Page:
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In ‘Landscape Game,’ greed is good - but being ‘green’ is better
Say you have a plot of forested land in Amazonia to invest in.
Do you log it for quick cash, or preserve it for carbon credits? Do you clear it for oil palm or dig in for the long haul and build a tourist eco-lodge? Poultry farm or coffee agro-forest?
These are actual decisions being made daily throughout the tropical world—and they have global ramifications for the climate, for biodiversity and for economies. And now you can get in on the action.
Virtually, at least.
In 2007, Herry Purnomo, a scientist with the Center for International Forestry Research (CIFOR) and professor at Bogor Agriculture University in Indonesia, invented “Landscape Game,” a board game designed for players to maximize revenue while balancing the economic and ecological trade-offs of the “landscape approach” to sustainable development.
“The purpose of the game is a learning tool, to understand that in the landscape, there are many actors with legitimate interests,” Purnomo said. “It’s for academia, community members, policy makers—anyone who is interested in balancing conservation and development, including climate change.”
Games created explicitly for educational purposes don’t always get the same following as your typical board game. Purnomo’s board game, however, sold 1,000 copies.
A few years later, he thought of creating an online version. “I wanted to do [the digital version] because the technology was possible, and to reach a wider audience,” Purnomo said.
For the past year, he has been working with a team of developers and testers to bring Landscape Game to (digital) life.
The beta version is finally ready.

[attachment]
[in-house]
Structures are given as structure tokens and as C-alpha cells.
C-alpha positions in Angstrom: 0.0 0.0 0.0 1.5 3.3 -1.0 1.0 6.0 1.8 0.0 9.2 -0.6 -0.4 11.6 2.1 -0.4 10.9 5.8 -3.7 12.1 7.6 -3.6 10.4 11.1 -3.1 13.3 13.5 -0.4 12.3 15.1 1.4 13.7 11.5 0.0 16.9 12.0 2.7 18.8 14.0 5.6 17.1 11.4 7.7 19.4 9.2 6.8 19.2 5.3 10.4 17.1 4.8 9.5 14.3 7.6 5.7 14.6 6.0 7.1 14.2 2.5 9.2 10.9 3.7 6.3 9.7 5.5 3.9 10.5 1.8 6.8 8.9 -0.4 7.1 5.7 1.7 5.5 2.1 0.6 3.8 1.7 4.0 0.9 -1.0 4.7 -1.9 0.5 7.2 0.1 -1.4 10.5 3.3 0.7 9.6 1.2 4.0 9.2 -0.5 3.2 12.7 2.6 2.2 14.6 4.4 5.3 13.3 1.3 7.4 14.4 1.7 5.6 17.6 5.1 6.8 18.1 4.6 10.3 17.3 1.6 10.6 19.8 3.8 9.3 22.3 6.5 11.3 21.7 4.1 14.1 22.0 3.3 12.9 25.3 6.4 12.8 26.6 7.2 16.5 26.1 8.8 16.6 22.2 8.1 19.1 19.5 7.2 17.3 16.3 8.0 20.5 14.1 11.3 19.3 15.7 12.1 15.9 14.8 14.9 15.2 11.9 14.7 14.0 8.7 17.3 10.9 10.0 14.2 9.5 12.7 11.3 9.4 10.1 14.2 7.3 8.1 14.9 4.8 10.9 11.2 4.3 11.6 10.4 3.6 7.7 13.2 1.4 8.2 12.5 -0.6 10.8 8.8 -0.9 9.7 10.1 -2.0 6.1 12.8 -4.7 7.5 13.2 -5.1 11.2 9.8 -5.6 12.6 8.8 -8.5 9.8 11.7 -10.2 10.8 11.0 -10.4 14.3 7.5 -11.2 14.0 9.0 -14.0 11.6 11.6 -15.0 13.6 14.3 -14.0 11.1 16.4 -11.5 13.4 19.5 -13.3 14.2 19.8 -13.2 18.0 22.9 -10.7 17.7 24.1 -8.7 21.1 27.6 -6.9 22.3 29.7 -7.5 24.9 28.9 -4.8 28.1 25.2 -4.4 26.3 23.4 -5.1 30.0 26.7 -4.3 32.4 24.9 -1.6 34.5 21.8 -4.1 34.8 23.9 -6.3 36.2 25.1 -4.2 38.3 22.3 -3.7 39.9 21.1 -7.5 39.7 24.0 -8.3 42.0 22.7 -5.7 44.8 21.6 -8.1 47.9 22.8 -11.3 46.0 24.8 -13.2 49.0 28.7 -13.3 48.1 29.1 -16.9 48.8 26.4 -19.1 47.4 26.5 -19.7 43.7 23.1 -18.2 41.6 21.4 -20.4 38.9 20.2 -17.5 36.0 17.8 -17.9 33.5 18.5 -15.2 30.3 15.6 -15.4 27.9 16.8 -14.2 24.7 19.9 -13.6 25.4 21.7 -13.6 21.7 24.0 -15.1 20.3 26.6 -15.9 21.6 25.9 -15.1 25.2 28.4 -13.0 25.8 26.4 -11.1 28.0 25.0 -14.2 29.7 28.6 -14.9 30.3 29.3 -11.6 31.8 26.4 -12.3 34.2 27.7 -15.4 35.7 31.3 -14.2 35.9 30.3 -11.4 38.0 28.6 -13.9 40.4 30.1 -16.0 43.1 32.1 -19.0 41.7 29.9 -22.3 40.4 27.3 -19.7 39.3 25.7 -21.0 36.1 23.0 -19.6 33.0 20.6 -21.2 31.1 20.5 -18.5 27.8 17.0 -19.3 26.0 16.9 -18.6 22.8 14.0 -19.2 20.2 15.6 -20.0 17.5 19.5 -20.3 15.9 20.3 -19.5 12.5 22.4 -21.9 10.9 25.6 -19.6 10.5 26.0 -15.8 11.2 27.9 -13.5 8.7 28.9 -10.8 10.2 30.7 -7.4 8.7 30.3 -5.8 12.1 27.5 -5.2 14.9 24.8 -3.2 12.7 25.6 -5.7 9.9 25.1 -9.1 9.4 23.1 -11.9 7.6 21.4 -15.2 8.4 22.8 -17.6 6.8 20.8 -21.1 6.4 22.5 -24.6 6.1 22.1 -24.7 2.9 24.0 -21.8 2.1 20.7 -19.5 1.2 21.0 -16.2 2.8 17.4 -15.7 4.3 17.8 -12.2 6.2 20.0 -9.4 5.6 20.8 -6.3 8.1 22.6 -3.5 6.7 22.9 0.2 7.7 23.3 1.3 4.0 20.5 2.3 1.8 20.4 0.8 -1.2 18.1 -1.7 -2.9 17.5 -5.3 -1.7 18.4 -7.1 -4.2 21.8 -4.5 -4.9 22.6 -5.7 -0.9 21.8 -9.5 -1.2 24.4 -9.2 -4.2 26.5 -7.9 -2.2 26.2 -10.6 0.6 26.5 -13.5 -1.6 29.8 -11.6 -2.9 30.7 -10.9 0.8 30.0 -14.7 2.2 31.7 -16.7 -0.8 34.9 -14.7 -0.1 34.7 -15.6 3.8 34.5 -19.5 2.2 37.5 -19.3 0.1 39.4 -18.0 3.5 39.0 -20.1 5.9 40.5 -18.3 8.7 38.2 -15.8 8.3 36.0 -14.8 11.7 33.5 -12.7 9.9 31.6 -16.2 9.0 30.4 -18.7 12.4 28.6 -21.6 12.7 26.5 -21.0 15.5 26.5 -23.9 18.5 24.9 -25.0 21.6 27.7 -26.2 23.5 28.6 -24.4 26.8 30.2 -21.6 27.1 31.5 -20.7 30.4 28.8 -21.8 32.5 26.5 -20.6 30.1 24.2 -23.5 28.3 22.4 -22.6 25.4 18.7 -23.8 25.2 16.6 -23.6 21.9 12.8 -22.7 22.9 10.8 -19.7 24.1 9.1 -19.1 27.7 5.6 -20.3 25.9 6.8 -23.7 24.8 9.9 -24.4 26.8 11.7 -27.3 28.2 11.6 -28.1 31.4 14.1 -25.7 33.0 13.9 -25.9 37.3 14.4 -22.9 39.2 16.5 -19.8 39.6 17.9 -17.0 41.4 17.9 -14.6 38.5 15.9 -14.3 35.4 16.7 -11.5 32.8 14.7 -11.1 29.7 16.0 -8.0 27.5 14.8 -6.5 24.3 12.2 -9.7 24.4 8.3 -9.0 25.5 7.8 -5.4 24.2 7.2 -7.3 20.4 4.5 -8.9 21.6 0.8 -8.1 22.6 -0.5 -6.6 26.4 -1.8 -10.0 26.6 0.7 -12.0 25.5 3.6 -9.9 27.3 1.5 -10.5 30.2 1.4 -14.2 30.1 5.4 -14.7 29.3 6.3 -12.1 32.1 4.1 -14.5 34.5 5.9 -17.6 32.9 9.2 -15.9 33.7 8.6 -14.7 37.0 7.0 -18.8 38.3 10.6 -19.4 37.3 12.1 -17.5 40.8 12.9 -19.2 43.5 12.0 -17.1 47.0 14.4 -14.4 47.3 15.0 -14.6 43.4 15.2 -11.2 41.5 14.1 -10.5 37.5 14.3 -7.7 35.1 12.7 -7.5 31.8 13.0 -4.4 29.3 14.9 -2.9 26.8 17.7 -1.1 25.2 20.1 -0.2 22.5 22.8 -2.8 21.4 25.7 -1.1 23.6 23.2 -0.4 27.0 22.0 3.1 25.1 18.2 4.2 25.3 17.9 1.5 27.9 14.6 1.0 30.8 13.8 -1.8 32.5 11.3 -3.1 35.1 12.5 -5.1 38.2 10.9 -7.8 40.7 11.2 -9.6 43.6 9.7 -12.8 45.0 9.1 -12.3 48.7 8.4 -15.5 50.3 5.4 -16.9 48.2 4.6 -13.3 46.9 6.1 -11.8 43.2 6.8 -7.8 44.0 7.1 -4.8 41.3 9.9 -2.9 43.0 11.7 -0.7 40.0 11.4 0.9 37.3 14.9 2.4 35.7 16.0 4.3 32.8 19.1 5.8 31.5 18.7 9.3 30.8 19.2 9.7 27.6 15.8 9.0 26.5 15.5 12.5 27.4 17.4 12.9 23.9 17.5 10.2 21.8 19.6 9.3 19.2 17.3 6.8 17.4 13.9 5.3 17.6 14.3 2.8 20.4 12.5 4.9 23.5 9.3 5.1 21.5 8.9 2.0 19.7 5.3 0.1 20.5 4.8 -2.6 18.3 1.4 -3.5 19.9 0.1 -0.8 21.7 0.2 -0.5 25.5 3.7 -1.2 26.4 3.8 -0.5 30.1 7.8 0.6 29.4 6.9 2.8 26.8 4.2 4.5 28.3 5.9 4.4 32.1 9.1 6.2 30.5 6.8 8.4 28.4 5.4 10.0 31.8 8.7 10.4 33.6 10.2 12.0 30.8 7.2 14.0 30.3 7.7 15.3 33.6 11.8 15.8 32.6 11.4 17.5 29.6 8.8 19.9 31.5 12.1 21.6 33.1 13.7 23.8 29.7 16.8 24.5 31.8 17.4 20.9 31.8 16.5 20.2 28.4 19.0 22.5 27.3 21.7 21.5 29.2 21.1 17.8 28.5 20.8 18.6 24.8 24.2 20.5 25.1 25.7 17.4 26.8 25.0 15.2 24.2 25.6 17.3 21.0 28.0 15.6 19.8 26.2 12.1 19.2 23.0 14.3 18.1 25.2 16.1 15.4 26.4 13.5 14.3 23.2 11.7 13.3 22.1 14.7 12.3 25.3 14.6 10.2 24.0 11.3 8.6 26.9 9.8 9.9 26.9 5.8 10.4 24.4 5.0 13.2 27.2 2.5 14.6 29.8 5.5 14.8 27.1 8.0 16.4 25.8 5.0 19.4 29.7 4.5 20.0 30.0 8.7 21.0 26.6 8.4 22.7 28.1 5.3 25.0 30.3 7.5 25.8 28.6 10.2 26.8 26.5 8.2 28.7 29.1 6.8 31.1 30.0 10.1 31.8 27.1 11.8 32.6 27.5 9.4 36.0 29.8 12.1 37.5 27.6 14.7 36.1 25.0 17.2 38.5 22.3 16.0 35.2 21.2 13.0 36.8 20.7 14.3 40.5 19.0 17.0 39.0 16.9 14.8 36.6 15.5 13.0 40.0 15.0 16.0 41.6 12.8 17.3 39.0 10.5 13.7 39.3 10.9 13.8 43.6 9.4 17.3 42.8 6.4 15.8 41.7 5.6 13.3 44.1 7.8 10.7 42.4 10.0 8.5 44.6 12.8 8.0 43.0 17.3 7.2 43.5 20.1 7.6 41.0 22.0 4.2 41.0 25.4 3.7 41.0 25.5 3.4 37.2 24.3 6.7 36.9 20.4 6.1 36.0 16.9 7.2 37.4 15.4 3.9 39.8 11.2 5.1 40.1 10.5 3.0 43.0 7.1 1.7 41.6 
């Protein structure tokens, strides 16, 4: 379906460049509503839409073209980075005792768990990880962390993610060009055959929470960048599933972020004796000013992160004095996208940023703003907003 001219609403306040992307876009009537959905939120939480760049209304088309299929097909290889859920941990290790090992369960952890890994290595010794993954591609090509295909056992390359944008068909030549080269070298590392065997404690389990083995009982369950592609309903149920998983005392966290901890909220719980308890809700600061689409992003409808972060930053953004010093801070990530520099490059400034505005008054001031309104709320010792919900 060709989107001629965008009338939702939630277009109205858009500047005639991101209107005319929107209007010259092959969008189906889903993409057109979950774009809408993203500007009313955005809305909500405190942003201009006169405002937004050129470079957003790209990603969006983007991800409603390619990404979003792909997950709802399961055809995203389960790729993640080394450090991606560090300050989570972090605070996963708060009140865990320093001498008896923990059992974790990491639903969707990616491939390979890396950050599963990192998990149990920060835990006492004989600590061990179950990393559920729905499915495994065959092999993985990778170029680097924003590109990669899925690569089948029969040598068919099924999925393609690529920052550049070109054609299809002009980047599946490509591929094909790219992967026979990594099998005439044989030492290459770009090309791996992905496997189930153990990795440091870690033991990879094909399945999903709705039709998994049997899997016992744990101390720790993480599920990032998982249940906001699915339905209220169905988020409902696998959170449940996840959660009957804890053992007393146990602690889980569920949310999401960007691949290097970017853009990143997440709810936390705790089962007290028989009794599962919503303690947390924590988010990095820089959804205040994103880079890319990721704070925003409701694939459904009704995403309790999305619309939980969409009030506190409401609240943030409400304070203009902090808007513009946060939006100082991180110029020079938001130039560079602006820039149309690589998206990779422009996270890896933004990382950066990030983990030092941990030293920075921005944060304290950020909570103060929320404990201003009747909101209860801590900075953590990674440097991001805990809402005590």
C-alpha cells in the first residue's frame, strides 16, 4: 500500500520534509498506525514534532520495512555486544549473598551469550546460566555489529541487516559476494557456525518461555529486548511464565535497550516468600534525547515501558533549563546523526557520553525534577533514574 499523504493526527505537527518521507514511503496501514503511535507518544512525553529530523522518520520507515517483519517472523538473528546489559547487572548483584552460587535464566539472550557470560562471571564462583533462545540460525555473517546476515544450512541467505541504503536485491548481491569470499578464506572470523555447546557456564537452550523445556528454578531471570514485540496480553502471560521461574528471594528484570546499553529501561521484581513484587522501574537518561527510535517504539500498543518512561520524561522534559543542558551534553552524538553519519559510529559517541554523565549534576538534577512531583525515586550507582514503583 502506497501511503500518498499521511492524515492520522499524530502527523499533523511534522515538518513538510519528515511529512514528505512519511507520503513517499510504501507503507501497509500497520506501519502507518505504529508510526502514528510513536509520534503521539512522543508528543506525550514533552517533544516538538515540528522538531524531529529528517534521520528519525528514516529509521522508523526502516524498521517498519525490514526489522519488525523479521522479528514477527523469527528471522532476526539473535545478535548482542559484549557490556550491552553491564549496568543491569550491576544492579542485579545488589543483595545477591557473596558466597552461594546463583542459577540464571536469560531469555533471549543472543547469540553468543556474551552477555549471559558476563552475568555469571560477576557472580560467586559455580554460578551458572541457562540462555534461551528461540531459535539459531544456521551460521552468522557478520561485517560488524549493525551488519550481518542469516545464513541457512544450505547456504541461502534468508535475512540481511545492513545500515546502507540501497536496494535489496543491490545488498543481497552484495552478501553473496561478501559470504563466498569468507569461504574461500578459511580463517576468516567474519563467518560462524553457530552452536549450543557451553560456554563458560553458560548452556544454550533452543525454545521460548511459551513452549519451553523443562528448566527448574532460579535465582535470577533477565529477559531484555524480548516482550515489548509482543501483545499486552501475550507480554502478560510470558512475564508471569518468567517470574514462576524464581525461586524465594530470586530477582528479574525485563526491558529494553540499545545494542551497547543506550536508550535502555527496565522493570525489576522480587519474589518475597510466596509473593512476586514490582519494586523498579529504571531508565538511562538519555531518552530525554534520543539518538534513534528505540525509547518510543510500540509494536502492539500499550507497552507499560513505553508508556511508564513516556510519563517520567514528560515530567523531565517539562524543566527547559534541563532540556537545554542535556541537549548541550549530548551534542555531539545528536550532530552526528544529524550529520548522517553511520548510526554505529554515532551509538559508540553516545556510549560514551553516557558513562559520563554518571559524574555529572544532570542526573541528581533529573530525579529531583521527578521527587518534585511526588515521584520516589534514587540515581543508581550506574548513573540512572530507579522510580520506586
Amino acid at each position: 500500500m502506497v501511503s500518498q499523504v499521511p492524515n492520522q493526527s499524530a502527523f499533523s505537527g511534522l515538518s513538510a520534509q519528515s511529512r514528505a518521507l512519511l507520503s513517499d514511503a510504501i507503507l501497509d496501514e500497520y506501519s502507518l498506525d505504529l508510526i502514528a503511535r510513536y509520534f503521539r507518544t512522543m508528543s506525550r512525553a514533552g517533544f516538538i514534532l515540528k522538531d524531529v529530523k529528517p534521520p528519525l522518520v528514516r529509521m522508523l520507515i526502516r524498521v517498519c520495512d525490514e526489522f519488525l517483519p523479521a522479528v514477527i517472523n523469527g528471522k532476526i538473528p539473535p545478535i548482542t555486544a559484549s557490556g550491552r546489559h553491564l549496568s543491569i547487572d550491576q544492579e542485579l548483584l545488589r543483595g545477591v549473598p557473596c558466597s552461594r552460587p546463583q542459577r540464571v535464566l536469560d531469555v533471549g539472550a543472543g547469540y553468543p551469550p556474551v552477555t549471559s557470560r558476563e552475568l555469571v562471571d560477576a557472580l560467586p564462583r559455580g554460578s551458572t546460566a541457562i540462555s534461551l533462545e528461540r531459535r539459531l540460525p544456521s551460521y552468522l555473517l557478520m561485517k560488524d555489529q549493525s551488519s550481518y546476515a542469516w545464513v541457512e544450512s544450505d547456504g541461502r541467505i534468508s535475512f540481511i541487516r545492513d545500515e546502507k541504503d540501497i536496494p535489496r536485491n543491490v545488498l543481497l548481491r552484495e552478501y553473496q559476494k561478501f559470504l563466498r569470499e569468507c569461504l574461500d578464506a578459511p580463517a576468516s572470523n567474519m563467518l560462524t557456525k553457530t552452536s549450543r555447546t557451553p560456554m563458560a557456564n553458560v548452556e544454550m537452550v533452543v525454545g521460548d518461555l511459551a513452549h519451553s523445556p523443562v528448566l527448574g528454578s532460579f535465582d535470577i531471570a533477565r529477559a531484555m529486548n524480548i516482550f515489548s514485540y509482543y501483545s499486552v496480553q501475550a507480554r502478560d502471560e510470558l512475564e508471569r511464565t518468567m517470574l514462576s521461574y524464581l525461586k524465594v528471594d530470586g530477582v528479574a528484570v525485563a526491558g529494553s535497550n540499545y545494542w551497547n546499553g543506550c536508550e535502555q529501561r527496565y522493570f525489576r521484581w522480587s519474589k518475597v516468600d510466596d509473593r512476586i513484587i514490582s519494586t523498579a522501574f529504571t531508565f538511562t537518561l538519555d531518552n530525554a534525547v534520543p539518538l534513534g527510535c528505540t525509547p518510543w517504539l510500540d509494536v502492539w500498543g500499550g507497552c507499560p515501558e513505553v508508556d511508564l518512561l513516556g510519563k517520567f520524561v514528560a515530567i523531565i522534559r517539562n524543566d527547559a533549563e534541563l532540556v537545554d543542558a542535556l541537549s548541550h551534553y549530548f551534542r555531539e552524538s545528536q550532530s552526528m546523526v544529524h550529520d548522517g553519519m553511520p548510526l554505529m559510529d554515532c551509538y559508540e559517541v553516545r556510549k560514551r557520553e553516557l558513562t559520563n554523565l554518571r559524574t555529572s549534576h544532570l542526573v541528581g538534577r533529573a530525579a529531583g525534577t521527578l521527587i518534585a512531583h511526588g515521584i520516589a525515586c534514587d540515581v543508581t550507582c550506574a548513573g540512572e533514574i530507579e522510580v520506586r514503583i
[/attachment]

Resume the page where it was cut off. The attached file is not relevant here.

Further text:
PLAYING THE GAME
At first glance, the Landscape Game seems a bit like Monopoly: A player lands on a property, invests in it, and the richest player wins—with extra considerations for investing “green.” Right?
It’s not that simple, Purnomo says.
“Monopoly only talks about buying property and getting a return,” he said. “There’s no concept of time. In resource management, you invest now and it takes time to get a return. Investing in teak plantations, for example—in real life, it takes 30 years to get a return. Invest in a coal mine, your return is sooner. In this game, we introduce the concept of time.”
Translation: Investing in that rubber plantation now means you don’t reap the benefits for several turns—and rubber prices could have fallen by then.
Games like Monopoly and its distant digital cousin, SimCity, also don’t account for externalities—the economic or environmental “side effects” of the actions taken in game play.
“Look at carbon emissions,” Purnomo said. “These considerations exist in the real world, but not in most games. The same goes for biodiversity—it’s different if you invest in REDD+ versus logging. This is not available in Monopoly or SimCity.”
“And SimCity is very sad, actually—you can cut the forest and build the city without having to compensate for losing the environment. This is one of the important ideas we introduce in the Landscape Game.”
Therefore, logging every plot of land you land on for quick cash is not the way to win—carbon emissions, biodiversity and food production are tracked, and players who lead the pack in these categories receive payment or awards that factor in to the final score. This gives the game an extra dimension beyond the ruthless capitalism that Monopoly rewards.